Ukraine’s improving economic situation creates a feeling of no urgency in further IMF financing. This view is not justified if one looks at the three-year horizon. Ukraine faces $14bn of external debt payments over the next three years, with half of them in 2019 – a year of presidential and parliamentary elections. Foreign currency reserves that the country has accumulated have to be built up further, rather than spent. Otherwise, Ukraine’s economy may appear on the brink of another economic crisis right before the election year, which may have a dramatic effect on the country’s development trajectory post-2019.
Ukraine’s macroeconomic situation has stabilized since mid-2015 and initial signs of economic recovery are emerging. Real GDP advanced by 1.4% year-on-year in the second quarter of 2016 and further by 2.0% year-on-year in the third quarter of 2016. Seasonally adjusted data point to gradual improvements in economic activity. Inflation came down to low double-digits from the 61% peak in April 2015 on the back of exchange rate stabilization. Confidence in the banking sector started to recover with local currency deposits rising 14% since mid-2015. Both fiscal and current account deficits narrowed sharply and central bank reserves grew almost threefold from the lowest point in February 2015 to $15.3bn in November 2016, now covering 3.7 months of imports.
This macroeconomic stabilization was to a large part attributable to sizable financing from official creditors. Through 2014-2016 Ukraine received $17bn of financing from official creditors (see table below) – a notable amount for an economy generating around $90bn of GDP per year. This financing was the key reason for the abovementioned three-fold increase in central bank reserves. Without IMF loans, net reserves of the National Bank of Ukraine (NBU) accounted to only $3.6bn as of end-November. Cheap loans from official creditors helped to boost confidence and contributed to macroeconomic stabilization without putting too much burden on the state budget. Importantly, the financing was provided in exchange for unpopular, but necessary structural reforms.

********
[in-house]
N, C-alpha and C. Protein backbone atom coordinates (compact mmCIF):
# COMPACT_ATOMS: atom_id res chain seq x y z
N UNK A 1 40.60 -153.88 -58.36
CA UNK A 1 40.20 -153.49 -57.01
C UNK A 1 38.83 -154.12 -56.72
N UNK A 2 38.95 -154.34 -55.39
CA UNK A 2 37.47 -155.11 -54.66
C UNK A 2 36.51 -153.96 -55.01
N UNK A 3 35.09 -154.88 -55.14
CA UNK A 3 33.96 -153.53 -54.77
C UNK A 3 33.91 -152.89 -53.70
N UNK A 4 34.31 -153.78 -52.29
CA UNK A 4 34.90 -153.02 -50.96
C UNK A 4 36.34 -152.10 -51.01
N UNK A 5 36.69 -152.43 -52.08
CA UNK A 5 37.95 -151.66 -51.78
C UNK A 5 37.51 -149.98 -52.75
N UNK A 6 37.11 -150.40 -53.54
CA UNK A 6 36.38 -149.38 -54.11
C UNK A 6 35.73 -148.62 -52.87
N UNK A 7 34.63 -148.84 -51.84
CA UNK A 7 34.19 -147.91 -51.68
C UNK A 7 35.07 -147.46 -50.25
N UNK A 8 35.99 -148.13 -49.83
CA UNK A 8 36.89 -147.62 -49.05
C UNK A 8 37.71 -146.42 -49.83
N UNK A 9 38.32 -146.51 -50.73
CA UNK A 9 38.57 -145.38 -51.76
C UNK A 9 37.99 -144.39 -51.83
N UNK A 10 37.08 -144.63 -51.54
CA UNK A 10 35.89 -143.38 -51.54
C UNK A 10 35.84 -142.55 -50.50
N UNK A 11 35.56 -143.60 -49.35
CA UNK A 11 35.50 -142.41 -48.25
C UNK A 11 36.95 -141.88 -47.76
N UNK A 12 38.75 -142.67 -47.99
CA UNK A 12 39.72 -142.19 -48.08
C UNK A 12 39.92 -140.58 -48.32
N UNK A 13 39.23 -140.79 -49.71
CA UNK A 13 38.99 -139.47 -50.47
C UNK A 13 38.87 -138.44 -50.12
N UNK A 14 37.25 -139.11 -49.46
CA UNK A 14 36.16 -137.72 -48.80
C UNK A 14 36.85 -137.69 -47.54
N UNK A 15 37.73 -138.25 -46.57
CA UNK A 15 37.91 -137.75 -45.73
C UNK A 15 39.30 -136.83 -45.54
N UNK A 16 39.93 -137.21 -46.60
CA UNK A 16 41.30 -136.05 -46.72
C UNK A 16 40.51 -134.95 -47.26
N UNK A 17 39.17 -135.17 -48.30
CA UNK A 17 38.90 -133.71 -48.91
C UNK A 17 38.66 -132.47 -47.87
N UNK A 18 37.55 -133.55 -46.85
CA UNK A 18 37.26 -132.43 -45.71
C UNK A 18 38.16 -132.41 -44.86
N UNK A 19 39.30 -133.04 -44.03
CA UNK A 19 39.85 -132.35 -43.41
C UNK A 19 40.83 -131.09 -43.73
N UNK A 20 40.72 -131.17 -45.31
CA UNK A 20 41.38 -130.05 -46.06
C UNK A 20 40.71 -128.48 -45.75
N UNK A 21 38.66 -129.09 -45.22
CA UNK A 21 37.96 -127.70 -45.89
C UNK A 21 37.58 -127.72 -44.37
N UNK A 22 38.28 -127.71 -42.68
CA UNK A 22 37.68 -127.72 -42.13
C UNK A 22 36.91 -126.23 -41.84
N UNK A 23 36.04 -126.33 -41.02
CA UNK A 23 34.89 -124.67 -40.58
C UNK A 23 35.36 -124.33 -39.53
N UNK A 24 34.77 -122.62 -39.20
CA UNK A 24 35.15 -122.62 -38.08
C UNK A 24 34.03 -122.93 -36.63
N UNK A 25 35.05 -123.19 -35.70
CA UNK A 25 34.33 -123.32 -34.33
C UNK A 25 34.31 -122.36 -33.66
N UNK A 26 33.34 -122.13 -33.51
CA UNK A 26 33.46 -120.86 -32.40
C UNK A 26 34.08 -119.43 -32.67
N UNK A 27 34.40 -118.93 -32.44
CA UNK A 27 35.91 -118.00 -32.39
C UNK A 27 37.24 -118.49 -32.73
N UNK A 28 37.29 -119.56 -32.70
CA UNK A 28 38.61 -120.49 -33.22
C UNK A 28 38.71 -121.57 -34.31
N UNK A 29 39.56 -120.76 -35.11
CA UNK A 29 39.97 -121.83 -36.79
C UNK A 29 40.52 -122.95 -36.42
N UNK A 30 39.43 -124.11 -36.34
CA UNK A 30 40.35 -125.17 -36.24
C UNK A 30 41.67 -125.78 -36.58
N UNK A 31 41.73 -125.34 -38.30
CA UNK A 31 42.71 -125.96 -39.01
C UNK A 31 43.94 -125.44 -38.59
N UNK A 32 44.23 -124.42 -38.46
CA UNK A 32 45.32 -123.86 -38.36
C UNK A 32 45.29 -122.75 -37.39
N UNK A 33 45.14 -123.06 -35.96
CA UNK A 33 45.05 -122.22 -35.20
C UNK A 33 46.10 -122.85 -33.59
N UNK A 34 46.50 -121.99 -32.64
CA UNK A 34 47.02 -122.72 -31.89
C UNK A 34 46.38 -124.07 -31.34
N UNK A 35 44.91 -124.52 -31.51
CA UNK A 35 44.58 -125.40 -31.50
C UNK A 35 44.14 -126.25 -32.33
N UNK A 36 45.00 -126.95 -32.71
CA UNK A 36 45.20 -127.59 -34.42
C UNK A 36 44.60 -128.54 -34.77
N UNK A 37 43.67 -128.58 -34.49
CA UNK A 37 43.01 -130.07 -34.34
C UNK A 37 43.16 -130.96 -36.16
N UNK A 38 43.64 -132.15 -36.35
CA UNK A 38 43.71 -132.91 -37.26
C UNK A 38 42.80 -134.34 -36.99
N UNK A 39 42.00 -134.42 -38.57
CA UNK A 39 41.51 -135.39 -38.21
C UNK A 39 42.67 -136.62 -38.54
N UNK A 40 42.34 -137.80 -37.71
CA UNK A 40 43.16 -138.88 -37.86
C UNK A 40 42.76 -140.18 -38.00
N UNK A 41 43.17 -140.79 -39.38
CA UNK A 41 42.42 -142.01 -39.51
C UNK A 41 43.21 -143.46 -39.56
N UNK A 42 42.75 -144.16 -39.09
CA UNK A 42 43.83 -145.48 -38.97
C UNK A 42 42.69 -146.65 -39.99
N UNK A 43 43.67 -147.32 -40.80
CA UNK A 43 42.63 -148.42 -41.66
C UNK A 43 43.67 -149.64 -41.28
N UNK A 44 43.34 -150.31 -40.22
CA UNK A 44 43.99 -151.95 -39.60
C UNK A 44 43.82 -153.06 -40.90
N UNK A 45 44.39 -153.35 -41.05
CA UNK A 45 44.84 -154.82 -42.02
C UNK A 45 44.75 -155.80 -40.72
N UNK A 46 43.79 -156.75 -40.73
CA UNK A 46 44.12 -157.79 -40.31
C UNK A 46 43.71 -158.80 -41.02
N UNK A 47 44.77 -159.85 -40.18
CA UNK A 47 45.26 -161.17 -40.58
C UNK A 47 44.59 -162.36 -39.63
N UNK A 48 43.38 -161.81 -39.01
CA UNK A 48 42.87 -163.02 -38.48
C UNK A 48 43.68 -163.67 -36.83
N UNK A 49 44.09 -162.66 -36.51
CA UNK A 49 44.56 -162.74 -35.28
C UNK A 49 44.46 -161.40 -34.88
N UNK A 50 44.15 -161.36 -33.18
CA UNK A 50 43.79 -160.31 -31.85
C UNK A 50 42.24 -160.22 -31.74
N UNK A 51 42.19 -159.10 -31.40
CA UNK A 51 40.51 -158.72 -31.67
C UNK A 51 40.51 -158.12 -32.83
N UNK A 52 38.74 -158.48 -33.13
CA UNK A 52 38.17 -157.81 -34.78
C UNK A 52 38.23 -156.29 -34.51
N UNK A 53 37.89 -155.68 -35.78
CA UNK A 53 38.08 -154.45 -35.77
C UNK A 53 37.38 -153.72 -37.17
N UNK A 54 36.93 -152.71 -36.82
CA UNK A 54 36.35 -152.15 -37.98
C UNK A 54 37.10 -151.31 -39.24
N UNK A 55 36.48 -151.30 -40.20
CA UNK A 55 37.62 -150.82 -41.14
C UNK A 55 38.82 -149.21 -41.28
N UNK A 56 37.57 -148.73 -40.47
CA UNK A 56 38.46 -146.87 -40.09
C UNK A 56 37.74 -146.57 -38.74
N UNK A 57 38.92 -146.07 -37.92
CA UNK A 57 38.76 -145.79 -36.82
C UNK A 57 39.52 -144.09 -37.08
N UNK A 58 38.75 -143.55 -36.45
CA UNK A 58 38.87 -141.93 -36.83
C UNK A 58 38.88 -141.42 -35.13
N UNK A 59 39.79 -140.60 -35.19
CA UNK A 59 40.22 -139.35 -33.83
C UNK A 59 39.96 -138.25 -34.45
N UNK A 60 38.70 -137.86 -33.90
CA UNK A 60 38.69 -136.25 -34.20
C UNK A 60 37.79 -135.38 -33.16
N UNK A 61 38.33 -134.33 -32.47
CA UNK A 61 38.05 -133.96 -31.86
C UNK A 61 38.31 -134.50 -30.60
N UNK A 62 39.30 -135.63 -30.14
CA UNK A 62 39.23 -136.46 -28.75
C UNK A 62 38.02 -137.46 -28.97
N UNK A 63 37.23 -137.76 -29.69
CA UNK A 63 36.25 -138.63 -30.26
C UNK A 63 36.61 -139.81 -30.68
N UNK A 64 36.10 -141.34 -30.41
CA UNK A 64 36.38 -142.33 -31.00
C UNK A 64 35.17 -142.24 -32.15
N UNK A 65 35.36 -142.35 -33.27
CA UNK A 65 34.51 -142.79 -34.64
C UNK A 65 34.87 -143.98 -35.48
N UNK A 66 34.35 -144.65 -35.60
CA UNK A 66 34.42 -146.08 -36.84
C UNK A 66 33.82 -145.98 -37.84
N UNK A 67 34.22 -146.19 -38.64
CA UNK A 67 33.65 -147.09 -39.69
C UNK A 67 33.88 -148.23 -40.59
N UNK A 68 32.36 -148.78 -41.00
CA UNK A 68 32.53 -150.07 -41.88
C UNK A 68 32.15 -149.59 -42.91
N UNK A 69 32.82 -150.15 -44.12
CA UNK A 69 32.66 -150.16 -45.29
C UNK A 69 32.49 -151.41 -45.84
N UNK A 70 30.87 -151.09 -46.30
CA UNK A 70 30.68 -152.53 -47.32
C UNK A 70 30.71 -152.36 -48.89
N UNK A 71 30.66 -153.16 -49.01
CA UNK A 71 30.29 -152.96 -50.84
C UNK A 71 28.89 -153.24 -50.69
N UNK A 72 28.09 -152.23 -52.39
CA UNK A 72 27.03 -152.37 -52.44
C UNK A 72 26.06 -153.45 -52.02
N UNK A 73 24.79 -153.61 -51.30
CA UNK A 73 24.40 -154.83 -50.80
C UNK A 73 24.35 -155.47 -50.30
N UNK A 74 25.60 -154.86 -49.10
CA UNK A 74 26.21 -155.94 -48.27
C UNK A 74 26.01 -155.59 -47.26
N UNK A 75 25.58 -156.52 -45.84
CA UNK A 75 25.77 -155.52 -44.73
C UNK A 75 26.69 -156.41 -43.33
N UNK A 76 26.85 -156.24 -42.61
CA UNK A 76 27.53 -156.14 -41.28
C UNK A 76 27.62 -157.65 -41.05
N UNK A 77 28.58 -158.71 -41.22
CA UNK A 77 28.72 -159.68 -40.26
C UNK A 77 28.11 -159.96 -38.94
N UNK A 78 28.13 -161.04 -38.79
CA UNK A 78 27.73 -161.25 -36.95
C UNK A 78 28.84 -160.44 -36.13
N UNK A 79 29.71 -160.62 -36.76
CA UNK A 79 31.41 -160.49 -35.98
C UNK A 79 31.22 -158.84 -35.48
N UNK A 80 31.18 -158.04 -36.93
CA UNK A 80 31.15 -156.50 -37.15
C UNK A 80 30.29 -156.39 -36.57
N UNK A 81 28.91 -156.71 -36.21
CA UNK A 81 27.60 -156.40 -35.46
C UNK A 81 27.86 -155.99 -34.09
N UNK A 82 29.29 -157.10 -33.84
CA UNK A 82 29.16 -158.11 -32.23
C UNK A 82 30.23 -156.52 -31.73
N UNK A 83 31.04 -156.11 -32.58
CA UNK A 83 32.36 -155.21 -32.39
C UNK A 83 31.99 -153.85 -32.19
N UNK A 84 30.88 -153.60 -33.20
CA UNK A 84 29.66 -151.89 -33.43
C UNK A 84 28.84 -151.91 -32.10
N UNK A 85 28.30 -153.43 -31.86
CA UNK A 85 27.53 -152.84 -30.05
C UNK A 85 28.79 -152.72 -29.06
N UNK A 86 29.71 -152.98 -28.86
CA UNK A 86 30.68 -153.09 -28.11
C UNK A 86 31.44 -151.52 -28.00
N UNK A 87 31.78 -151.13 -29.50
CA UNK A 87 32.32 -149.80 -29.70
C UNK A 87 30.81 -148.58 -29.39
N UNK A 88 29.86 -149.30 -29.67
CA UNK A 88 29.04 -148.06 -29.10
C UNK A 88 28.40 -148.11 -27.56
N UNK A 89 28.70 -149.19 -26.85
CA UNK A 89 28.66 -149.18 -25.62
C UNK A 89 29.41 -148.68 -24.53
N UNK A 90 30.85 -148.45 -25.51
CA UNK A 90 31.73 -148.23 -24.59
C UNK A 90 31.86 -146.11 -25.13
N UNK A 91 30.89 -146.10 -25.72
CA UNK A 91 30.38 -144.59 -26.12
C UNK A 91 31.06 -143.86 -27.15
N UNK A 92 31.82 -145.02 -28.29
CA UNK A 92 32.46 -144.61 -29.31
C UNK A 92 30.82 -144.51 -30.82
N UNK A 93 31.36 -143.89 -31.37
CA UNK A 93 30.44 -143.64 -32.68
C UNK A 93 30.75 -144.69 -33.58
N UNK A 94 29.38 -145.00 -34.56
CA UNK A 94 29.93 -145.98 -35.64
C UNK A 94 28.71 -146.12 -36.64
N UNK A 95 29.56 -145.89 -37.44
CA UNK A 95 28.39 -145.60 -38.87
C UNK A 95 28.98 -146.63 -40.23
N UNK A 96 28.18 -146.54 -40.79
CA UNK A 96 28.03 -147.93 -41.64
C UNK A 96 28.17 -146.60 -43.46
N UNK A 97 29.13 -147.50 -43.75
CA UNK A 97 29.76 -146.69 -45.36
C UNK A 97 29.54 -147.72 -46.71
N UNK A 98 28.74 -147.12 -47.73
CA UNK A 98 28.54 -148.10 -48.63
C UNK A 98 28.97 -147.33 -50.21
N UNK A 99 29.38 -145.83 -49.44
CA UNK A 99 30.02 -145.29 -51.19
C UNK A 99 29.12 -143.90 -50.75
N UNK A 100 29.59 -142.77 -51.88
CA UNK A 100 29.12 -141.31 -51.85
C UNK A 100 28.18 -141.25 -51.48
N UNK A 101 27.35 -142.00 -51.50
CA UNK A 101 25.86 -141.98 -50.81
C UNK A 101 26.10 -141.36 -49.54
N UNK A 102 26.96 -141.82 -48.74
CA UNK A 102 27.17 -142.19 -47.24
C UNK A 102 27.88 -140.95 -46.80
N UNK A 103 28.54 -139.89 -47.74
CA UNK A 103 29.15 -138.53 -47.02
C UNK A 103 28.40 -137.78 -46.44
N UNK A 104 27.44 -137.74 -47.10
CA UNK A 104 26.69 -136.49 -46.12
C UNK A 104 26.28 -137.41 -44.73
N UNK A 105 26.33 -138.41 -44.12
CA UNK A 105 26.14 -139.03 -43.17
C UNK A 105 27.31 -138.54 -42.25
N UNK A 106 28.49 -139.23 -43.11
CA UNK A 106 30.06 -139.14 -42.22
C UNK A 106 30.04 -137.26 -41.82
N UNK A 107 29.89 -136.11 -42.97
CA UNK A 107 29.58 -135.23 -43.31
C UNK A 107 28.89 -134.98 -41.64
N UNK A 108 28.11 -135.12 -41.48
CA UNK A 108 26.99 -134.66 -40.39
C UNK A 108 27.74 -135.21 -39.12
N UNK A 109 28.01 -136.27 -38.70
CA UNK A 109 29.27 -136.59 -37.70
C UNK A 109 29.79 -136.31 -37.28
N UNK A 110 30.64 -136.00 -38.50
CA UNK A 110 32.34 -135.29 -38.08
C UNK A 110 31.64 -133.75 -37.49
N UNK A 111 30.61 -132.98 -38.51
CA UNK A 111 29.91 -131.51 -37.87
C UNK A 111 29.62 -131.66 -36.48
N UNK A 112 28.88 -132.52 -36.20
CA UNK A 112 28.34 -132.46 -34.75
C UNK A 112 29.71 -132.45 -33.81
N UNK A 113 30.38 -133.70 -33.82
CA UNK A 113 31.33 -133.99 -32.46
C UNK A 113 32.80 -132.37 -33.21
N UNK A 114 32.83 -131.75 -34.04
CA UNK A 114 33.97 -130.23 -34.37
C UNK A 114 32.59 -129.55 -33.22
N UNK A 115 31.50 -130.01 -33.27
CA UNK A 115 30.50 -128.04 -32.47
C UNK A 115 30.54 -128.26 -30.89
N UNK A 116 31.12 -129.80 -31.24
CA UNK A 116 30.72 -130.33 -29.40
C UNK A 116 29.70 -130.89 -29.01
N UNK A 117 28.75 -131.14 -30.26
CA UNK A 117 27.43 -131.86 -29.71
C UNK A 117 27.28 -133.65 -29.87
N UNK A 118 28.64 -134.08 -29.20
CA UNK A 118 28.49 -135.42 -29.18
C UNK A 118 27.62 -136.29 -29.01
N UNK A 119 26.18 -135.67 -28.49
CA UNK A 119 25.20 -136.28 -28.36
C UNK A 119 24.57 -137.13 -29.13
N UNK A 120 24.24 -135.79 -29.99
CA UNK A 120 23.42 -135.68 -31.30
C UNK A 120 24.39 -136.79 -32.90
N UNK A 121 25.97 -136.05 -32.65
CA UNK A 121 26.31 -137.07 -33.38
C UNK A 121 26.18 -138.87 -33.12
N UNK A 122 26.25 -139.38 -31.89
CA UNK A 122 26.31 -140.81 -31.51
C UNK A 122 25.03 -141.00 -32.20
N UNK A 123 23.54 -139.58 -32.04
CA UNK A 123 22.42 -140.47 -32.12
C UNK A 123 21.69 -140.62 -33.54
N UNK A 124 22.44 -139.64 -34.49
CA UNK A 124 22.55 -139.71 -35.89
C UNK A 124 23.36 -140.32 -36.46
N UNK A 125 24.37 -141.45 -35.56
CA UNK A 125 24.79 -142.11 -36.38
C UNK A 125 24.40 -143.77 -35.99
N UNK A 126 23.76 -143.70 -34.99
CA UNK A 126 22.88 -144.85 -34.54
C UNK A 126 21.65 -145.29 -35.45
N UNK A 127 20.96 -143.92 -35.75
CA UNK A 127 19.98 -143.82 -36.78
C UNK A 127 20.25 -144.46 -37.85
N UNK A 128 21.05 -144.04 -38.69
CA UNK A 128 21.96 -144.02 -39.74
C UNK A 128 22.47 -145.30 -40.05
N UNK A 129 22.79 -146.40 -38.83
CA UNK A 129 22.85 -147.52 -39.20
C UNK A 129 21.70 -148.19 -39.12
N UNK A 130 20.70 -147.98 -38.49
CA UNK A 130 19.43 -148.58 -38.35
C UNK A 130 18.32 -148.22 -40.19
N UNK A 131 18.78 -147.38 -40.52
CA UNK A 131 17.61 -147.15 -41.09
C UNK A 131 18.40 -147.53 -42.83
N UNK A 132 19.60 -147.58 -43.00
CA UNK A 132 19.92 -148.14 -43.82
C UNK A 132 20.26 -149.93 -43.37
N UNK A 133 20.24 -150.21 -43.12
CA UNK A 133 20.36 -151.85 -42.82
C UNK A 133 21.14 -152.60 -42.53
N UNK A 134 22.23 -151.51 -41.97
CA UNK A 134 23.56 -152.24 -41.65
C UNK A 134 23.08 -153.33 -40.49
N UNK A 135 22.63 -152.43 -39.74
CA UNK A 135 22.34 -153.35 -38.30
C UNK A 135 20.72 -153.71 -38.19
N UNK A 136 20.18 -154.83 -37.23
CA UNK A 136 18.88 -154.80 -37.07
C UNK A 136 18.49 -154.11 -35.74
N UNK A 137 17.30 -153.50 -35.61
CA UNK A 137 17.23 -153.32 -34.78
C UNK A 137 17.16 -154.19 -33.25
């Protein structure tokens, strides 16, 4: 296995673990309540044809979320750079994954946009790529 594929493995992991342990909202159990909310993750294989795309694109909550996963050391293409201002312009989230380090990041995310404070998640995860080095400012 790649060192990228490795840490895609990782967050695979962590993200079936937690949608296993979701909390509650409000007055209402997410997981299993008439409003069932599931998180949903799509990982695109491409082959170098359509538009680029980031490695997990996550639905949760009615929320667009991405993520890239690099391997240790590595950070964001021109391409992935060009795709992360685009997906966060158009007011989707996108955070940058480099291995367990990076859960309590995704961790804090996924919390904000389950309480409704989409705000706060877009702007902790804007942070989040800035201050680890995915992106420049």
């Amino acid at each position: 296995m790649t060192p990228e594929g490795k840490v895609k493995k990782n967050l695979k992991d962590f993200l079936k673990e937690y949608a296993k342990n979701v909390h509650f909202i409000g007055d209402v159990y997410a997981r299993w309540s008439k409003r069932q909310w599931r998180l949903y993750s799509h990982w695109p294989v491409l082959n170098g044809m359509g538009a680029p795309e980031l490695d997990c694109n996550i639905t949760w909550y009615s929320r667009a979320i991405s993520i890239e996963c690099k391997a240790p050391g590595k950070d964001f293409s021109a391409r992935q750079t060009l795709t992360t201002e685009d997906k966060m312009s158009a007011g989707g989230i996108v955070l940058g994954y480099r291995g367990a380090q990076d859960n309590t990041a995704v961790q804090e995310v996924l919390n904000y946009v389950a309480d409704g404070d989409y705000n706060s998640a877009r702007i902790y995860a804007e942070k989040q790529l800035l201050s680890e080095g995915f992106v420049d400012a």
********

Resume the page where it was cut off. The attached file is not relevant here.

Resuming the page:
With the economy doing better, the willingness of Ukraine’s authorities to continue cooperation with the International Monetary Fund (IMF) seems to be fading. The country received only one IMF tranche in September 2016 for $1.0bn, out of four initially scheduled for 2016 for the total amount of $2.5bn. The government’s general rhetoric remains that the IMF program will stay on track, but there has been little progress in fulfilling obligations under the program, including in areas fully under control of on the government. Out of eight structural benchmarks set for November 2016 only one was met (filing of electronic assets and income declarations by Ukraine’s high-rank officials, which was also one of the conditions for visa free regime with the EU). Progress in other areas was dismal.
|Structural benchmarks*||Deadline||Status as of Dec. 15|
|Approve legislation to strengthen corporate insolvency regime||End-September||Not met|
|Approve legislation enabling electronic court rulings||End-September||Not met|
|Adjust parameters of utility subsidies program||End-September||Not met|
|Submit draft law on agricultural land circulation to the parliament||End-September||Not met|
|Introduce quarterly adjustment mechanism for gas and heating prices||End-October||Not met|
|High-level officials required to file asset and income declarations||End-October||Met|
|Complete triage of all SOEs depending on their potential to be privatized||End-October||Not met|
|Strengthen investigative powers of National Anti-Corruption Bureau||End-November||Not met|